Looking around me, I have to admit that I was constantly taken aback by the amount of signs that equated womanhood with genitals or periods. Not only does this seem oddly reductive, it doesn’t take into account trans women, or women who do not get their periods. It is crucial for us not to forget these women, as they are some of the most oppressed under Trump’s regime. I understand the need to push back against one of Trump’s most odious statements, “grab her by the pussy,” which has become a symbol of his misogyny and lack of respect for women. Phrases like “pussy grabs back” and the pink wool “pussy hats” have become increasingly popular in the fight against Trump’s policies and character. However, I don’t see the need to center feminism around one’s genitalia.  It is common for white cisgender women to center their own needs above those of all others, and I definitely got a sense of that at the March.

I remember one of my favourite signs at the March featured an Audre Lorde quote: “I am not free while any woman is unfree, even when her shackles are very different from my own.” More of this, please.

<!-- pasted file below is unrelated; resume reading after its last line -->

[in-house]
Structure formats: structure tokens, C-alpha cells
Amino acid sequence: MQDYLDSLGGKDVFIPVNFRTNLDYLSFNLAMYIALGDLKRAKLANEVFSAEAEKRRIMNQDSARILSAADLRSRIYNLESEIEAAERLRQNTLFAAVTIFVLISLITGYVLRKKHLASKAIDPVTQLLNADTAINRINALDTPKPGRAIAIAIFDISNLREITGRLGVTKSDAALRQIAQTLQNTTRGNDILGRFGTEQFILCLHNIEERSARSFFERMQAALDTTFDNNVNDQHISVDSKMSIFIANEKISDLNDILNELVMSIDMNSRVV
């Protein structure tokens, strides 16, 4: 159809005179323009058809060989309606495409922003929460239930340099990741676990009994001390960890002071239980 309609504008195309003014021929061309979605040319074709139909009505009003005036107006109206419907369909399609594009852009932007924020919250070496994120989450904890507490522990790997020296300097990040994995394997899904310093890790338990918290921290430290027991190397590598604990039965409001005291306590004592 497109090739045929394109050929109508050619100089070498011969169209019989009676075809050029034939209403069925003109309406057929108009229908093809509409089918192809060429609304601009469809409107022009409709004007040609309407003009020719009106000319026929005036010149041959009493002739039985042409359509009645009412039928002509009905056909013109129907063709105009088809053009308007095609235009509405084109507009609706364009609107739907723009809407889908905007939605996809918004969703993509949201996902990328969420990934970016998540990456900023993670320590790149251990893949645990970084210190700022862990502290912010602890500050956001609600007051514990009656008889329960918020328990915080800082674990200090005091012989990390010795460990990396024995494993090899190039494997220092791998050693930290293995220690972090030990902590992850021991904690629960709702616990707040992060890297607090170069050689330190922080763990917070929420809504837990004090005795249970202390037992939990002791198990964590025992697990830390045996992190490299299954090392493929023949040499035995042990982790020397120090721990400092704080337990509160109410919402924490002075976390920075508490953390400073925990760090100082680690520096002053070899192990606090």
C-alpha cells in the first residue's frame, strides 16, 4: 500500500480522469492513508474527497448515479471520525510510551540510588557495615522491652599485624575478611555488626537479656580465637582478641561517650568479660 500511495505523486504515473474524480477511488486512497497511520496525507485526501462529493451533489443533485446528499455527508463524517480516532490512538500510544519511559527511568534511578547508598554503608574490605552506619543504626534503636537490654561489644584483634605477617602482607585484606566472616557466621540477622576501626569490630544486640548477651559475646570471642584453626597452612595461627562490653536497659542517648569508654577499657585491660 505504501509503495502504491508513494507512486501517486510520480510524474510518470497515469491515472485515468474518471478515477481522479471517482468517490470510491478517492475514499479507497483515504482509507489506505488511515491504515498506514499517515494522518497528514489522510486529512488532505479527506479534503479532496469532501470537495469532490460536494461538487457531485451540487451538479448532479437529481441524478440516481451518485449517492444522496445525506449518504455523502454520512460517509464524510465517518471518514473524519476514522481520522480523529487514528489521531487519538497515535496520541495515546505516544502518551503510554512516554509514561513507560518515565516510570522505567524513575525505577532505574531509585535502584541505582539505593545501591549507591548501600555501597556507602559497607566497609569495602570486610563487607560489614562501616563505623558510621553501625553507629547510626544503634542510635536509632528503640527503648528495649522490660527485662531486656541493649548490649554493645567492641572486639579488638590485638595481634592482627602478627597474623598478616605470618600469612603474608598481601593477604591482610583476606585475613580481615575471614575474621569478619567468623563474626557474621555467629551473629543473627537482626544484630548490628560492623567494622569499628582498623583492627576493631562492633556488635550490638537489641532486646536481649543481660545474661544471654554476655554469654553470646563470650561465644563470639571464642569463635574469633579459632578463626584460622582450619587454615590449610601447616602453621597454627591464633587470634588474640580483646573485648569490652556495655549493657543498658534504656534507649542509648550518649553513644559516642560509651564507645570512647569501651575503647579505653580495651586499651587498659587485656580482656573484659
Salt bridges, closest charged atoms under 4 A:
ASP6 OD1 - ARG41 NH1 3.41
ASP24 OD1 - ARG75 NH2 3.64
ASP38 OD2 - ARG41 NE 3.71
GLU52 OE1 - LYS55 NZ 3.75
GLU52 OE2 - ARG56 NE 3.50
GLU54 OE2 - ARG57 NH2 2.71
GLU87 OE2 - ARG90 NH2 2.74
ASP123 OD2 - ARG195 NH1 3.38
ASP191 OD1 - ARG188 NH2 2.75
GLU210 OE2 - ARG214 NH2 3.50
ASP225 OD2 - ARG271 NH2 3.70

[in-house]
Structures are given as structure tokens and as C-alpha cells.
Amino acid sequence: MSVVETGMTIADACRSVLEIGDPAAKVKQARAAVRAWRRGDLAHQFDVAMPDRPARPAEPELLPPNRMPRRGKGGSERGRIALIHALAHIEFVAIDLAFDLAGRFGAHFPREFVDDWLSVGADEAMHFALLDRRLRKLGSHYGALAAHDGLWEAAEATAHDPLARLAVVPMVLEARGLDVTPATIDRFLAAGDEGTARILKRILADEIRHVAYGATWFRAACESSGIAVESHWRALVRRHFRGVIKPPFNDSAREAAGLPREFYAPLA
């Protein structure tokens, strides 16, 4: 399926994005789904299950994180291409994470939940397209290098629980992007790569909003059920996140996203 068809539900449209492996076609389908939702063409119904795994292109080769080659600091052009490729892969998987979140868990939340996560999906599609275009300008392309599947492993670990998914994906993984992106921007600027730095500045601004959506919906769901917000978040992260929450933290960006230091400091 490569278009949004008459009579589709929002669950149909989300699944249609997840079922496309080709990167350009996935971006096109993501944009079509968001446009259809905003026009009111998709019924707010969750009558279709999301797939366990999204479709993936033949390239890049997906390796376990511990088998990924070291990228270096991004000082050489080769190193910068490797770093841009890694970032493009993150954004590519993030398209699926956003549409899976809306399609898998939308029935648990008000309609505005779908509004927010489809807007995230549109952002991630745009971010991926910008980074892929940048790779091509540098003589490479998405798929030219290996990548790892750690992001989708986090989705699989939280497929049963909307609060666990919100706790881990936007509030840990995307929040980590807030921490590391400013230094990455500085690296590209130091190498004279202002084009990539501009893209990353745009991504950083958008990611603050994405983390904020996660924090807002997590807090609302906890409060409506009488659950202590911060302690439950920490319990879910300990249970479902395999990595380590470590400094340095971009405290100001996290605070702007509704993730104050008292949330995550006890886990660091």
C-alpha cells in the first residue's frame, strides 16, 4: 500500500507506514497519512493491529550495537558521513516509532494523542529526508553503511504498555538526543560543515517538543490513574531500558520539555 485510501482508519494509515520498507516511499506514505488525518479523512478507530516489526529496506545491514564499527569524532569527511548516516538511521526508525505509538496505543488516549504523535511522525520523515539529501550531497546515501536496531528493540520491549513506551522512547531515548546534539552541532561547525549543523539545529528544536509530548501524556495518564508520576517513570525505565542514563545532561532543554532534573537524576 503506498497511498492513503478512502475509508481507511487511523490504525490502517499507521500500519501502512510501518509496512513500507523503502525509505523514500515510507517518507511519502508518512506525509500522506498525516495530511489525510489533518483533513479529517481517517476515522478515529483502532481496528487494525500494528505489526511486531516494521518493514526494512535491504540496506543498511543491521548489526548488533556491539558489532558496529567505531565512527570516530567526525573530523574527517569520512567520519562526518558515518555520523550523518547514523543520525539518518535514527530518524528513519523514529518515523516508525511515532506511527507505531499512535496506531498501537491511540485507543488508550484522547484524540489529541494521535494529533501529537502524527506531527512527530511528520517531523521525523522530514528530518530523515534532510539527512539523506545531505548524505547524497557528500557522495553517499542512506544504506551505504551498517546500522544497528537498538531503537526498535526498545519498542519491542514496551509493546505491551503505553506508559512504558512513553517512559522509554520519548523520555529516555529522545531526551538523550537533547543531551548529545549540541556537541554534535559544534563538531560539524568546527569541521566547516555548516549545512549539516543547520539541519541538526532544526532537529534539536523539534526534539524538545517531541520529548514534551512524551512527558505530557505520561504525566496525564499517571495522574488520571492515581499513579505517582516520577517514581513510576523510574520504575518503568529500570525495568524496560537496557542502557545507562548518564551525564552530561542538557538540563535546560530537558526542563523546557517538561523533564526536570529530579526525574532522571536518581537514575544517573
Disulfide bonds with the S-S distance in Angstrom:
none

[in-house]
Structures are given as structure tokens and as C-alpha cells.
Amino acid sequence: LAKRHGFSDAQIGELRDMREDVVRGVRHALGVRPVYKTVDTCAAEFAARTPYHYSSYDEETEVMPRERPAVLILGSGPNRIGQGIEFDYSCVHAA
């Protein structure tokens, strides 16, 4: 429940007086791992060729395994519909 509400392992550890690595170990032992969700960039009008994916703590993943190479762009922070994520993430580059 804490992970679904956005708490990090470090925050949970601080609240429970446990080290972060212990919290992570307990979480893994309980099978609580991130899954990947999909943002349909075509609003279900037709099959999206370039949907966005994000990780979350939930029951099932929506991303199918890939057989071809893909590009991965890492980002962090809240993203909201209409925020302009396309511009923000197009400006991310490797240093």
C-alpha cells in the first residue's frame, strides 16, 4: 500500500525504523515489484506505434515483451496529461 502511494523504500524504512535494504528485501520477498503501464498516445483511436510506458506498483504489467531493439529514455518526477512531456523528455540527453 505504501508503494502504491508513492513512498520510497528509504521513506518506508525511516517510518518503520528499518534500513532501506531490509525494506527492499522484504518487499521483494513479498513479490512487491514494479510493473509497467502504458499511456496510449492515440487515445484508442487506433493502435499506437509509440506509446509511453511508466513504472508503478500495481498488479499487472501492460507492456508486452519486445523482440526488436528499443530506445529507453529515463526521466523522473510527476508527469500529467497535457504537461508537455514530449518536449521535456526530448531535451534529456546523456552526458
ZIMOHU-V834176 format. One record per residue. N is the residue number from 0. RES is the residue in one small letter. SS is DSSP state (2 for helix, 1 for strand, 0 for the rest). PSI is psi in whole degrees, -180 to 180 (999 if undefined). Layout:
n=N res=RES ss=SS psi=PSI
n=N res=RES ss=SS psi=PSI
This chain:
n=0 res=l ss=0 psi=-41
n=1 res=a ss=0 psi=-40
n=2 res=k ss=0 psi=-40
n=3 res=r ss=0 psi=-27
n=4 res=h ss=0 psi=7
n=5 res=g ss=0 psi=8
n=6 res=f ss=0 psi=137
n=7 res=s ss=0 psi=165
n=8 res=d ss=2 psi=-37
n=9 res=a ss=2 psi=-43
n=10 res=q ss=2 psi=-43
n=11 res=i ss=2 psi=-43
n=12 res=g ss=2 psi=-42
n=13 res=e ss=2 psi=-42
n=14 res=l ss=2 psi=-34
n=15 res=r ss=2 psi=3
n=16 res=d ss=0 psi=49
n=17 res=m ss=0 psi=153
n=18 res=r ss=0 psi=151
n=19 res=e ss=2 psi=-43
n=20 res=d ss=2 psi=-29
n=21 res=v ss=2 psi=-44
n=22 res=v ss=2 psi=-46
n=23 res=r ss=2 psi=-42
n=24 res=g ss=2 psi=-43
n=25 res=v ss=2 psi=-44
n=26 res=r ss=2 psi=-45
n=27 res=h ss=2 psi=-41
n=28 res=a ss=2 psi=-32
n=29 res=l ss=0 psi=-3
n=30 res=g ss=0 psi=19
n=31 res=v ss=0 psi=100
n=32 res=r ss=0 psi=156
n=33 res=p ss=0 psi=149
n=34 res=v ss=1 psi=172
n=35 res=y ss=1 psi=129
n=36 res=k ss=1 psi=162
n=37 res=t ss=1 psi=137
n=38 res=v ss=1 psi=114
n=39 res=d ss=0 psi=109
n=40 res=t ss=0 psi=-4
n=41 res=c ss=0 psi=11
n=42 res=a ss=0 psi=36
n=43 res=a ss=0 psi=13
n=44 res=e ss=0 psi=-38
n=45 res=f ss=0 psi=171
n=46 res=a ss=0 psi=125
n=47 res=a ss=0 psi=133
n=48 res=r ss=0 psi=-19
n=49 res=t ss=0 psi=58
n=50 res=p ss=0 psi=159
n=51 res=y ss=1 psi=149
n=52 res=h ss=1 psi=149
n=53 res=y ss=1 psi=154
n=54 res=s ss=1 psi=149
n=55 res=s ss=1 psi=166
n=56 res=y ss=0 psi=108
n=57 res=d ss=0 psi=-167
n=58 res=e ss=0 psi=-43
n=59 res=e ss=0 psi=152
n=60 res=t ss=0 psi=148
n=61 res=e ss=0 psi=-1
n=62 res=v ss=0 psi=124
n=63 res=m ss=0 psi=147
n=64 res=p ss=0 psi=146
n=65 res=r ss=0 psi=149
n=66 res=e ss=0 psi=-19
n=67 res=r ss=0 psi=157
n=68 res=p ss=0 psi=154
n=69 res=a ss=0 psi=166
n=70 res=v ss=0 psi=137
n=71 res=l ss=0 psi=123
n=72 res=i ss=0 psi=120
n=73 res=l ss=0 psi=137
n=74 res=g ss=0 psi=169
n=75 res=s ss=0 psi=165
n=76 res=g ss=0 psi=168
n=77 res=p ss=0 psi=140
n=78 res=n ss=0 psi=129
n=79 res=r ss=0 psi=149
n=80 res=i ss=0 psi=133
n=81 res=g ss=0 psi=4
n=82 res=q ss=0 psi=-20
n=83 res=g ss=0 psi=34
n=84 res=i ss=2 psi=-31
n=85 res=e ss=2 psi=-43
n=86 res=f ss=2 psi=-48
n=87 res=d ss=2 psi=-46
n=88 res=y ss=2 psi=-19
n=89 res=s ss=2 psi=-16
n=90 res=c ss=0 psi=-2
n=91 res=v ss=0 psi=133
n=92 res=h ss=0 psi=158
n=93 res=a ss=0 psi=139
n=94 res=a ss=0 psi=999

Illustration | Varvara Nedilska

Erin Calhoun | News Editor

The significance of the Women’s March lies in that it was more than just a championing of women’s rights. Individuals all over North America and the rest of the world gathered to protest the rights that Donald Trump’s presidency threatens. The day was monumental, whether you were in attendance at the march or watching history being made through photos and hashtags, but we must consider what is next to come. Those opposed to Trump’s racist and sexist rhetoric began to think, “Where do we go following the march?”

As stellar and triumphant as it was to witness millions hoisting signs promoting resilience and respect, the fight is far from over. Social movements require political parties to implement change, much like The Great Society. The resilience of the people will create a united front, and propel forward the ideals that America envisions. The echoes of the people must continuously carry and challenge society.

Illustration | Varvara Nedilska

Molly Kay | Arts & Culture Editor

The morning of the march, my roommate and I bumped into our friend’s mother on our way to Queen’s Park. She was proudly carrying a sign that read: “EQUALITY & COMPASSION FOR ALL #WHYIMARCH” on one side and “HEAR ME ROAR” on the other. As soon as she saw us, she ran over to us and gave us both a big hug. “I’m so glad I bumped into you two,” she began, “Young women like you are the reason I’m here walking today.”